Awareness days, holidays, and special times of year can be a great opportunity for activations at your school. Use the times to focus on specific areas of inclusion and to work together with your whole school community.

These awareness days are a great time to discuss intersectionality. For example, have conversations with your students during Pride Month about the intersections between the LGBTQ+ community and individuals with IDD.



Social Media is a powerful way to raise awareness for Spread the Word. It allows people to engage in conversations that help change attitudes and drive people to pledge to take their own action for inclusion at www.spreadtheword.global. Here are some ideas for using social media channels to start discussions about inclusion. Educators can use these tips on their own social media platforms, or provide this information to their high-school and college-aged students.


  • Like and follow the Spread the Word >> Inclusion Page
  • Re-share articles, videos, and events and your own narrative on inclusion. Contribute to positive discussions in the comments.
  • Post on your own page inviting friends to take the #pledgetoinclude.
  • Share your own story of inclusion with photos from Special Olympics or Best Buddies events at your school.
  • Network with other schools and educators to share best practices.


  • Follow @PledgeToInclude @SpecialOlympics and @BestBuddies
  • Retweet posts to your own page. Include your own words.
  • Use #PledgeToInclude when talking about the Spread the Word Campaign or how you are working to make you community more inclusive
  • Tag teachers, school administrators, and community leaders and challenge them to take the Pledge.


  • Follow @PledgeToInclude
  • Join discussions in the comments or share posts to your own page or story.
  • Post photos or videos from school, Best Buddies, or Special Olympics events and talk about why inclusion is important to you.
  • Be sure to tag our account and use #PledgeToInclude.


  • These channels can be powerful storytelling tools. There are conversations taking place every day about inclusion, people with intellectual disabilities, sports, or friendship.
  • Find a topic you care about and share your perspective. Engage online communities and spread the word about inclusion.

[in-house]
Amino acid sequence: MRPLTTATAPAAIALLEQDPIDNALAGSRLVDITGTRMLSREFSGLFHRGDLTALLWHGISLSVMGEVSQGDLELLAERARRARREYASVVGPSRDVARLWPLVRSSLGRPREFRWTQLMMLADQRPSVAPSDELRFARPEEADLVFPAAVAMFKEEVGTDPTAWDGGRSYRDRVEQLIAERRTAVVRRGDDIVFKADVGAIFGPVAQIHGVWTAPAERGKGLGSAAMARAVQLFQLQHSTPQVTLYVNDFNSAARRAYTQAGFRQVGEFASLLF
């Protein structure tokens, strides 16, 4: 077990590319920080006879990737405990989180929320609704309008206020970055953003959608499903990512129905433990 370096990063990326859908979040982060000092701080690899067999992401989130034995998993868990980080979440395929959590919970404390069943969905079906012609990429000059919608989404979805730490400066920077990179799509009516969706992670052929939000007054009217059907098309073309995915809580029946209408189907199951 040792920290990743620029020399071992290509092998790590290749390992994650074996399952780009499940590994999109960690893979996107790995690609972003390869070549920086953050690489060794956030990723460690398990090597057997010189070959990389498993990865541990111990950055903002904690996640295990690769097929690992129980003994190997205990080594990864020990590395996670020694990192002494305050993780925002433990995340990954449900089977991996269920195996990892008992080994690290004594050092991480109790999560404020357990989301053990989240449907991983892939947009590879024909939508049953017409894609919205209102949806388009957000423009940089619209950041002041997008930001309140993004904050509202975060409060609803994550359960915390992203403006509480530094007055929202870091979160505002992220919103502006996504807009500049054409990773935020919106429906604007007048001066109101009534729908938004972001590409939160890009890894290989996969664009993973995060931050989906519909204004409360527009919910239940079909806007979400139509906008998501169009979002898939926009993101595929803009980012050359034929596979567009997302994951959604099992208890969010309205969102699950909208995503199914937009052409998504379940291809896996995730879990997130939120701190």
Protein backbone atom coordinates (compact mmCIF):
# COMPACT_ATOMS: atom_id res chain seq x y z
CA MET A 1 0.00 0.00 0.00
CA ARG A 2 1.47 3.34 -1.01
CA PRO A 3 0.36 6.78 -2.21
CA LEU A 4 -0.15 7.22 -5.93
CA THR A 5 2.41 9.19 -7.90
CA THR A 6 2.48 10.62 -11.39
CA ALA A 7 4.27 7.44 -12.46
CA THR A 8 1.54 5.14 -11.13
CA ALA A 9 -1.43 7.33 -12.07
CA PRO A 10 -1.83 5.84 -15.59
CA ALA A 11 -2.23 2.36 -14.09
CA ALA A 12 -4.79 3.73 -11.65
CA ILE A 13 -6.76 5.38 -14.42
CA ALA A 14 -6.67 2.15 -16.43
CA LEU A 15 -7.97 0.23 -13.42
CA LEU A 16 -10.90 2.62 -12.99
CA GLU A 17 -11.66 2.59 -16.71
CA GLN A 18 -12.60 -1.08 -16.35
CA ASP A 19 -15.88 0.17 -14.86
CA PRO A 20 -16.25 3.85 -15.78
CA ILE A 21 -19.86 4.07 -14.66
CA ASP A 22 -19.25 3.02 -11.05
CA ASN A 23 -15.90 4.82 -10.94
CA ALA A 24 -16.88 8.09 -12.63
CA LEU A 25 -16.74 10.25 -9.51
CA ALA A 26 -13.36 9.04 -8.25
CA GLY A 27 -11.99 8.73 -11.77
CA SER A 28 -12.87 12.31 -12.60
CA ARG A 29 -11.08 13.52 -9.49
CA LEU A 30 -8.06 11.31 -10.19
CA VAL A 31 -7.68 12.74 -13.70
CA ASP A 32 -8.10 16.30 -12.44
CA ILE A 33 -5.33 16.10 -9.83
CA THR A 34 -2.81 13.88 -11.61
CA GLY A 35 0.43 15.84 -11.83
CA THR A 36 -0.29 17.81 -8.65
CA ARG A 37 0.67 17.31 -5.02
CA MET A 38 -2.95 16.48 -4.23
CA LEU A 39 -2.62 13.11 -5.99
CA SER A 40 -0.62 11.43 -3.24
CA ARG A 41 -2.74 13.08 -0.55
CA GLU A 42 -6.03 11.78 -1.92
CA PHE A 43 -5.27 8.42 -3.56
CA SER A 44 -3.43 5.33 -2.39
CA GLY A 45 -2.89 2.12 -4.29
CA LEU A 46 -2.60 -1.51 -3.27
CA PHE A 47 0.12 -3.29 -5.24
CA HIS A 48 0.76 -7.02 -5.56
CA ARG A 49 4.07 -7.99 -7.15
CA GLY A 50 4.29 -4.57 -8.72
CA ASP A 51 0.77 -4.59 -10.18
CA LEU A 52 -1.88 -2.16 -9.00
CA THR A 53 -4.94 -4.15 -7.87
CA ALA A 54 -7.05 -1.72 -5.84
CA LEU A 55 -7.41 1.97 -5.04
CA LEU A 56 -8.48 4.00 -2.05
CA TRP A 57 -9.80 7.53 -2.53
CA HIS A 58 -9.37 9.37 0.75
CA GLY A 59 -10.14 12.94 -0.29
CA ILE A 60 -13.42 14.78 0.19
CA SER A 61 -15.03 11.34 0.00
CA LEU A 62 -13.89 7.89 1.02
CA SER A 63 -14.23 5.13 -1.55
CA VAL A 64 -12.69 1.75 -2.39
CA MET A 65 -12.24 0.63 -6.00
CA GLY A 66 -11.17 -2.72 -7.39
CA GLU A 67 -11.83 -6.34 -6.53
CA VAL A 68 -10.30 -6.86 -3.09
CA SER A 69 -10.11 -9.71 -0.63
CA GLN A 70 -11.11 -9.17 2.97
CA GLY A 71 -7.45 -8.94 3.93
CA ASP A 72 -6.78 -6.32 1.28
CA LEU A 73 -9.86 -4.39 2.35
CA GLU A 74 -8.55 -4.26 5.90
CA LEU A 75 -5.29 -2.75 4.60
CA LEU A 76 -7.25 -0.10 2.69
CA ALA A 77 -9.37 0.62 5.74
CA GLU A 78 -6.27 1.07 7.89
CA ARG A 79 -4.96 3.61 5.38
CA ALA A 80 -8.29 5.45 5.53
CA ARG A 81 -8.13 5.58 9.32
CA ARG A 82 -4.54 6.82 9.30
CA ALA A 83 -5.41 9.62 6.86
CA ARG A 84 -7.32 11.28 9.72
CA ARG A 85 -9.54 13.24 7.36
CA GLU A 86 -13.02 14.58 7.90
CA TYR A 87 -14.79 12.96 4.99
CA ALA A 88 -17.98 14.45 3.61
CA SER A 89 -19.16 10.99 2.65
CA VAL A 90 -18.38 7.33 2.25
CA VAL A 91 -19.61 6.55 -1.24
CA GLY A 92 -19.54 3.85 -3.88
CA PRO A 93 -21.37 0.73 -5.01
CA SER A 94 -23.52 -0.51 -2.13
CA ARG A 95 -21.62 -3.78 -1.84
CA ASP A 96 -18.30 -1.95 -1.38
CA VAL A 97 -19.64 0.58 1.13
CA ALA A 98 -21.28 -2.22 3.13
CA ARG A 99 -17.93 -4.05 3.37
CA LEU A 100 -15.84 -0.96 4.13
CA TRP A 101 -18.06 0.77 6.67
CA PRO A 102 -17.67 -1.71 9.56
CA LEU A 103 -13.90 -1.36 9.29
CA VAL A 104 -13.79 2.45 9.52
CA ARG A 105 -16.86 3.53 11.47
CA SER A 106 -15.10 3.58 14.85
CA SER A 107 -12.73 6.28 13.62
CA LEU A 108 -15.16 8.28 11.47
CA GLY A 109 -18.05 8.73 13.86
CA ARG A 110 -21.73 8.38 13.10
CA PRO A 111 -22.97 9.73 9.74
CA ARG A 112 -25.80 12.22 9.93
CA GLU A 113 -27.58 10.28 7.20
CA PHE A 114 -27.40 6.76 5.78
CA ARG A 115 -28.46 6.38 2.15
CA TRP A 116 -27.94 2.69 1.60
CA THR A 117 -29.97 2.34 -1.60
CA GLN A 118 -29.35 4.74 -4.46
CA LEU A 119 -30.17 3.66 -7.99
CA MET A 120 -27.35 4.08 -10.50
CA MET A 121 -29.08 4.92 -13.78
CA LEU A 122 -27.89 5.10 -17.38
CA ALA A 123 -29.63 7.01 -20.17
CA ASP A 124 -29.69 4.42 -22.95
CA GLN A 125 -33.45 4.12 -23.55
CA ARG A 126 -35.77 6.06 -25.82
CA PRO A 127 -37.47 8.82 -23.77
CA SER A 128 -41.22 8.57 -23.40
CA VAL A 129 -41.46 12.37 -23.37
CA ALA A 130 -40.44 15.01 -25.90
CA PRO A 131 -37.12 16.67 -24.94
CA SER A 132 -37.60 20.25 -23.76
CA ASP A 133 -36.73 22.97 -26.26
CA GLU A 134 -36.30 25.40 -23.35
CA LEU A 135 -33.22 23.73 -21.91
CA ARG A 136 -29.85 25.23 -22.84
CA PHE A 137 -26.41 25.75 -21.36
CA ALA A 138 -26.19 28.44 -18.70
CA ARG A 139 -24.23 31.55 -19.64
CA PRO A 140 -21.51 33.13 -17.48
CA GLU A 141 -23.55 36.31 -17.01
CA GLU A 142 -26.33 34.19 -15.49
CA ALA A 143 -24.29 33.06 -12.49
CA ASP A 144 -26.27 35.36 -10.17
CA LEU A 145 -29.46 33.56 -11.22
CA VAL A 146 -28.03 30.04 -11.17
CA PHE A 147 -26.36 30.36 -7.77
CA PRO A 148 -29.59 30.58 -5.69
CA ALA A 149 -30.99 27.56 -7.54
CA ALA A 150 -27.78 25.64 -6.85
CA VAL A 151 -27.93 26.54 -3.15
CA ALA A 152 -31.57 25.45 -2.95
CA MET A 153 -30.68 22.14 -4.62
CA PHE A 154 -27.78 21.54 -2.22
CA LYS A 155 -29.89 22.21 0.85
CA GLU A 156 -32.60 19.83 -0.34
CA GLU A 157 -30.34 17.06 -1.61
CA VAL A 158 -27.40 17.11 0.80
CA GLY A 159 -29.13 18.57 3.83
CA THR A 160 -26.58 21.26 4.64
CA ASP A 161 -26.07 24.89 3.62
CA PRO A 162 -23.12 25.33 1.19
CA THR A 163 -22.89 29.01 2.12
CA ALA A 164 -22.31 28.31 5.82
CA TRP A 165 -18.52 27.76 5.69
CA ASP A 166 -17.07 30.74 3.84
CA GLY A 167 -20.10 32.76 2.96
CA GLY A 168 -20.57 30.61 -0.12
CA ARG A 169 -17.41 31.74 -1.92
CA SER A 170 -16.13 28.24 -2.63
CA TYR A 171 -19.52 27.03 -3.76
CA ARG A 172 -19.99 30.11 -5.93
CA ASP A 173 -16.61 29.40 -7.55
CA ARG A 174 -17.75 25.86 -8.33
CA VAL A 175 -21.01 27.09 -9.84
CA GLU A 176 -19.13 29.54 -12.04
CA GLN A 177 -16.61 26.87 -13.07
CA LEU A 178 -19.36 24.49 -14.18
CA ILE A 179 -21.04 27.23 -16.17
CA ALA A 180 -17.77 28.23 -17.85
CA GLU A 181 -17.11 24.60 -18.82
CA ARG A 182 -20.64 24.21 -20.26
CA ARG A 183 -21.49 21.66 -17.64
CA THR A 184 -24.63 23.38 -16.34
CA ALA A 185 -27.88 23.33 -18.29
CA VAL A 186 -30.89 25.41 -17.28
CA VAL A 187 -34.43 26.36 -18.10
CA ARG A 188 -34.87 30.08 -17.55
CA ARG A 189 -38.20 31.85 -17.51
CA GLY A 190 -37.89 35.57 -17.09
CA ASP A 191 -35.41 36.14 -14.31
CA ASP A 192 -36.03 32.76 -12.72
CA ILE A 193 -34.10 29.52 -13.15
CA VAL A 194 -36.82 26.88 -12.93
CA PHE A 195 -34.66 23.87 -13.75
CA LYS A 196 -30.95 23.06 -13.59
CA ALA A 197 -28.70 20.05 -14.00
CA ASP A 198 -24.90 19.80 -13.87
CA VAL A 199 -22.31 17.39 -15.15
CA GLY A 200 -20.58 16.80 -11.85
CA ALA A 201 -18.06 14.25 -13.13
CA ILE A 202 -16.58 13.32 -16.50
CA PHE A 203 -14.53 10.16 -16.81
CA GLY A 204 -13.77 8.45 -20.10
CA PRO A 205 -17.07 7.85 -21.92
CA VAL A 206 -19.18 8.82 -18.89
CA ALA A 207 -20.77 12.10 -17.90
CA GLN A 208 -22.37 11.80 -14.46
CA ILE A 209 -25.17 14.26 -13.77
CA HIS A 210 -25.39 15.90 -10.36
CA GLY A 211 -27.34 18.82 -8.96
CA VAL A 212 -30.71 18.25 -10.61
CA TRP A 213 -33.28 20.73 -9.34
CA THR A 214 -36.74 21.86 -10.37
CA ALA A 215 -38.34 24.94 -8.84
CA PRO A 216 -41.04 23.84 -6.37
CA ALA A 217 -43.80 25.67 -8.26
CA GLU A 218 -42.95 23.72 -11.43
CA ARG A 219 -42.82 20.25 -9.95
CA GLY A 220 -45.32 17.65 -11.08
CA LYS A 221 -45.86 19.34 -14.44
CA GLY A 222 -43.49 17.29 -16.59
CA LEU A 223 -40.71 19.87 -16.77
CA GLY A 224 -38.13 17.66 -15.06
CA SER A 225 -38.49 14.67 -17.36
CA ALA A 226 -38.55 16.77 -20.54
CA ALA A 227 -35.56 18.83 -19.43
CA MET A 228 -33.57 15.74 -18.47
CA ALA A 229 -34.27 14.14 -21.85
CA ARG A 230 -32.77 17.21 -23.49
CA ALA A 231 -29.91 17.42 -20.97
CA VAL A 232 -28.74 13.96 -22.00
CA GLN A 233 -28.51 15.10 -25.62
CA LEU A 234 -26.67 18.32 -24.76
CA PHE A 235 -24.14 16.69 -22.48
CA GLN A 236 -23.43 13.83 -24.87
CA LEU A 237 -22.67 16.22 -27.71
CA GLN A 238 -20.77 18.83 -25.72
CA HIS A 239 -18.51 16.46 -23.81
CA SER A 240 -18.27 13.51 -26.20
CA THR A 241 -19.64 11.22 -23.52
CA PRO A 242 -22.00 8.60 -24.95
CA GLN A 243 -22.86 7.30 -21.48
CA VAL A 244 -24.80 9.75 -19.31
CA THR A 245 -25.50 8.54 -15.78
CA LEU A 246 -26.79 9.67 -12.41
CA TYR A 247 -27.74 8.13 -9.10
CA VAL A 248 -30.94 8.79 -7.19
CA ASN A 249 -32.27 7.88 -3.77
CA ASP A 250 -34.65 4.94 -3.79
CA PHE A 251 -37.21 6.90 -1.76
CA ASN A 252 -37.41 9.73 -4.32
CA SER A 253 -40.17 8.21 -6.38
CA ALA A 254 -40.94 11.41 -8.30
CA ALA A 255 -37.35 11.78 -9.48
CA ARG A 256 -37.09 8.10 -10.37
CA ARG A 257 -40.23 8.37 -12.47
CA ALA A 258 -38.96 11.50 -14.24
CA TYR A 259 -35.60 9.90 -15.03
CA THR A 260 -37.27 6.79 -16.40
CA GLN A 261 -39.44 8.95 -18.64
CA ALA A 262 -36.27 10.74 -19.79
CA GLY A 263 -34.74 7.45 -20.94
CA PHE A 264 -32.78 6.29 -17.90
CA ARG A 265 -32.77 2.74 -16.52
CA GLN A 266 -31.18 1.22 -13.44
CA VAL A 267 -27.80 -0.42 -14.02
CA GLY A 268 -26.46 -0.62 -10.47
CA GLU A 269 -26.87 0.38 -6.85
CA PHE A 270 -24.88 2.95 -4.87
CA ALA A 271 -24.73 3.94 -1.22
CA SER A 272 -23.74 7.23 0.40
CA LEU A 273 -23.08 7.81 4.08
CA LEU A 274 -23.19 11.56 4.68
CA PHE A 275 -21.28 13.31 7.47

• Keep interactions respectful and moving forward by always encouraging people to join in taking the pledge to include.


Provide your students with these materials for social media. Create a challenge for your class using Inclusion Bingo or another template.


  • “I just took the #pledgetoinclude to make the world a more accepting and inclusive place for people with intellectual and developmental disabilities. I hope you will pledge too! www.spreadtheword.global”
  • “Be a Fan of Inclusion. Help create opportunities for inclusive activities in our school and take the #PledgetoInclude [@tag clubs at your school]”
  • “I pledge #friendship through my words and actions. Will you [@tag other educators]? Pledge now at www.spreadtheword.global to create communities of respect for people with intellectual disabilities and #PledgetoInclude”
  • "At [@tag your school], we pledge to include by celebrating inclusion week every March and working together to create a more inclusive school community. Will your schools join us [@tag other schools in your region]?"



  • It is important to keep yourself safe. If you feel like you need to, hide negative accounts from your feed.
  • If you see bullying or negative comments online, respond with positivity and information. Lead with compassion and kindness. Arm yourself with your honest feelings. Try to foster understanding.
  • Use those comments as an opportunity to engage the person in conversation. Prepare a few lines of text expressing why inclusive words and actions matter to you. Have it ready to engage in positive conversation. We cannot effect change without confronting the attitudes we hope to change.
  • Most people will respond to this positively. Those who don’t, brush it off! It's likely they’ve heard your message and it sticks with them – maybe they will pledge to include next year! You know why you care about inclusion, so keep going.



Educators are a vitally important part of Spread the Word >> Inclusion. Thank you for all you do to make your schools more inclusive! We would love to hear from you with any questions, ideas, or suggestions at spreadtheword@specialolympics.org.